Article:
Legally adopted in accordance with foreign law’

The second major issue in the case was whether the Nigerian adoption had taken place in accordance with Nigerian law.

Although the impartial Secretary of State said she was only present at the hearing to ensure a just and fair outcome was reached, she suggested that the judge in the family court go behind (what everyone agreed was) a validly made adoption order to assess whether the adoptive parents had (i) been truthful during the Nigerian adoption application process, and (ii) had satisfied the requirements of the local law regarding adoption.

Apparently agreeing that this was a reasonable point to take, Pauffley J heard from the adoptive mother who she found to be a ‘palpably honest and reliable woman’ [35], and came to the conclusion that the discrepancies in the evidence could not undermine the validity of the adoption order, or the fact that it was legally made. This position was buttressed by the expert evidence of a Nigerian lawyer regarding the validity of the adoption order.

‘…same essential characteristics as an English adoption’

The essential characteristics of an English adoption were found in Re Valentine’s Settlement to be as follows:

the destruction of the legal relationship existing between the child and its natural parents; and the creation of the legal relationship of parent and child between the child and his adopting parents, making him their legitimate child

In the end, and based on the findings in respect of the previous two criteria, there was agreement between all parties on this limb.

‘…public policy [reasons] for refusing recognition’

While conceding that ‘public policy’ reasons should only be invoked to refuse recognition in the rarest of circumstances, and notwithstanding the apparently persuasive testimony of the applicant witness, the Secretary of State maintained her position that the Nigerian court may have been misled in granting the adoption order.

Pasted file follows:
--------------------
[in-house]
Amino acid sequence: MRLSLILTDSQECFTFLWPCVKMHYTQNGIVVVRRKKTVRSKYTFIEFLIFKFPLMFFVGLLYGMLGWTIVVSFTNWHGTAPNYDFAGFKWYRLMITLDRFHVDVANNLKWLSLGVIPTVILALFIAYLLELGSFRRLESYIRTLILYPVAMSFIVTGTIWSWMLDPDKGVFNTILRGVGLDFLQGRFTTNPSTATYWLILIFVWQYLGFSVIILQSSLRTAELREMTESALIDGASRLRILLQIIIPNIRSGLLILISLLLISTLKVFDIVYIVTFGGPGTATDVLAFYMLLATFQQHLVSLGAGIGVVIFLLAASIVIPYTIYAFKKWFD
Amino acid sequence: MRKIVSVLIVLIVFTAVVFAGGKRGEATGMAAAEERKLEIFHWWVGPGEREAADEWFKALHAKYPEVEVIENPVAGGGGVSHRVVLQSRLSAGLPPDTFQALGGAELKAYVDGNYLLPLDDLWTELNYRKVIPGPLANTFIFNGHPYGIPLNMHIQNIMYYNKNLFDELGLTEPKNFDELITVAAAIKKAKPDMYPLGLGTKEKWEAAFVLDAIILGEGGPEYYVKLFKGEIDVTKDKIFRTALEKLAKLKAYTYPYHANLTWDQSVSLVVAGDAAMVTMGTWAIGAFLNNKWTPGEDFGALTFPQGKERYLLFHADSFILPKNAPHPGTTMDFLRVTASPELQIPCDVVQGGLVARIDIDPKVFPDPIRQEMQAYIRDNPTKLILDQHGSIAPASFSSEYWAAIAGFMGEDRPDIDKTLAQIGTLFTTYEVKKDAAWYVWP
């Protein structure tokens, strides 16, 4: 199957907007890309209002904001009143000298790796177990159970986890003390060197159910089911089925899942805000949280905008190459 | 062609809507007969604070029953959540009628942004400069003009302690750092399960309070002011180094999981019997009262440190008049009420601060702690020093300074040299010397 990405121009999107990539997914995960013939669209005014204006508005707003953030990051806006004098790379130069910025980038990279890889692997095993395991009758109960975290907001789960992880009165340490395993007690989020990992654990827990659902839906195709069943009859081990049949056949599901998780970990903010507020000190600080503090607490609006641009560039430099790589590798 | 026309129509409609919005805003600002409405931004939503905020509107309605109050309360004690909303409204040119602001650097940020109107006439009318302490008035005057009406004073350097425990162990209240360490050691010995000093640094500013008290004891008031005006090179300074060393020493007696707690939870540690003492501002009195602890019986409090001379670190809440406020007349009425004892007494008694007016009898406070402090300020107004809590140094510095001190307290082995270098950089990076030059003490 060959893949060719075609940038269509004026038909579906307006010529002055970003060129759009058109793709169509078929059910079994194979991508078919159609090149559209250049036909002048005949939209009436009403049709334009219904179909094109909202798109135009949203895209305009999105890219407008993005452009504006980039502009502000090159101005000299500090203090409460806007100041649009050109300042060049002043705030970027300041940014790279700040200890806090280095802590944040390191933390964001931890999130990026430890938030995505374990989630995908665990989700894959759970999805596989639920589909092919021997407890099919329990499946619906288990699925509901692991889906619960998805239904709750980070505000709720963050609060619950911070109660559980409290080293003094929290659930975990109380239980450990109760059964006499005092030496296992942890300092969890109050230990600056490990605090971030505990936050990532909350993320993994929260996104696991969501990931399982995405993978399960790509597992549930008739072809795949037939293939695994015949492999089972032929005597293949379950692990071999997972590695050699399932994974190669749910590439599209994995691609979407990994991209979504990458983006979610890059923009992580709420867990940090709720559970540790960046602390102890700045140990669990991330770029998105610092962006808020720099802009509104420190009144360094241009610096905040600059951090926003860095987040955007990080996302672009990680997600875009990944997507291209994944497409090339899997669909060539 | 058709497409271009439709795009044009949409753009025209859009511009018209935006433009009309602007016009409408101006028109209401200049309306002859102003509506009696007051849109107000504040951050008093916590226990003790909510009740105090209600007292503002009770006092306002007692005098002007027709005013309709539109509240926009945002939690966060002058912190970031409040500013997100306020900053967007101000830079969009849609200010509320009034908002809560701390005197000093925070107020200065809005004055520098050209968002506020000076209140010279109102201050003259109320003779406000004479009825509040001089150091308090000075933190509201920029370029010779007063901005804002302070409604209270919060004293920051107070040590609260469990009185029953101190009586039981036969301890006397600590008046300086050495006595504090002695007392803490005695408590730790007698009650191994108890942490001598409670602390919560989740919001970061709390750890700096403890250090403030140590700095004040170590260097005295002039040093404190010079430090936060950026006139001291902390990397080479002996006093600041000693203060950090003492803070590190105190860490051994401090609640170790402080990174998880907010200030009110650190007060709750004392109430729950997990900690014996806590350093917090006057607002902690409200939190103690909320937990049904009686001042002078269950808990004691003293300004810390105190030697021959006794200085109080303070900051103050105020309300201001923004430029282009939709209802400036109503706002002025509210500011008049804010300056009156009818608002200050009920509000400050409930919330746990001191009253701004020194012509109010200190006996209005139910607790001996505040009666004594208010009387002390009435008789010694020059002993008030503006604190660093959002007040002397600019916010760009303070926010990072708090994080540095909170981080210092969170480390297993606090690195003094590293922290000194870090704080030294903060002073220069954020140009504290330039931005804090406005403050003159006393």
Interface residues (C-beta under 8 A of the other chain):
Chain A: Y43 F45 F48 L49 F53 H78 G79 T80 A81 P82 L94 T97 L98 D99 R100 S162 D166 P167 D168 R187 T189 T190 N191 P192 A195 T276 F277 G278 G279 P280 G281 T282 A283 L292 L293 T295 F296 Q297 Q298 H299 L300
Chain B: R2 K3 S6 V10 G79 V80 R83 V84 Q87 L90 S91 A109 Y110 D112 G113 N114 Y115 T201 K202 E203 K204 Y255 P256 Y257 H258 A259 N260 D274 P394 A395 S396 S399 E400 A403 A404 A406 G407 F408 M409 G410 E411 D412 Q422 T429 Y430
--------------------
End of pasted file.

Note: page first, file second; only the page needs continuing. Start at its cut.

Mrs. Justice Pauffley, however, was having none of it, and rejected this stance in strong terms. There was absolutely no public policy reason to refuse to recognise the adoption order and, ‘indeed, it would be an affront to public policy’ if it were not recognised [52].

Article 8 in the alternative

The judgment was bullet proofed by a ‘free-wheeling’ analysis of the couple’s right to family and private life.

The court held that, if it were wrong in its conclusion that the adoption order was validly made according to Nigerian law, it would nonetheless have recognised the order as valid in England. Failure to do so, the court found, would have amounted to a breach of the family’s rights under Article 8 ECHR. The reasons for so finding are worth quoting in full:

It seems to me there can be no question but that Mr and Mrs W and V are properly entitled to be viewed as a family; and that their Article 8 rights are most definitely engaged. The reality of the relationships between parents and child is what matters rather than the legality or otherwise of the adoption order. Ever since V was placed in the home of Mrs W’s sister when only two days old, Mr and Mrs W have viewed him as their prospective son. When the adoption proceedings were concluded, they viewed him as their son and a full member of their family. Mrs W has made a significant attachment to V not just during the time she was looking after him as his mother in Nigeria but also during the almost daily video messaging between them. Mr and Mrs W yearn to be able to arrange for V to join them in this country. Until now, as the result of the decision of the SSHD, they have been prevented from living as a family. Without an order recognising the Nigerian adoption they would not be able to spend the next two years here in the UK together as a family. Their Article 8 rights would be infringed in a way that was neither necessary nor proportionate.

And this must be right.

The passage also provides a useful reminder that video messaging is not sufficient to maintain a family relationship between parents and children, and a powerful restatement of the importance of Article 8 ECHR.

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Nick Nason

Nick is a lawyer at Edgewater Legal, simplifying immigration law for individuals and businesses.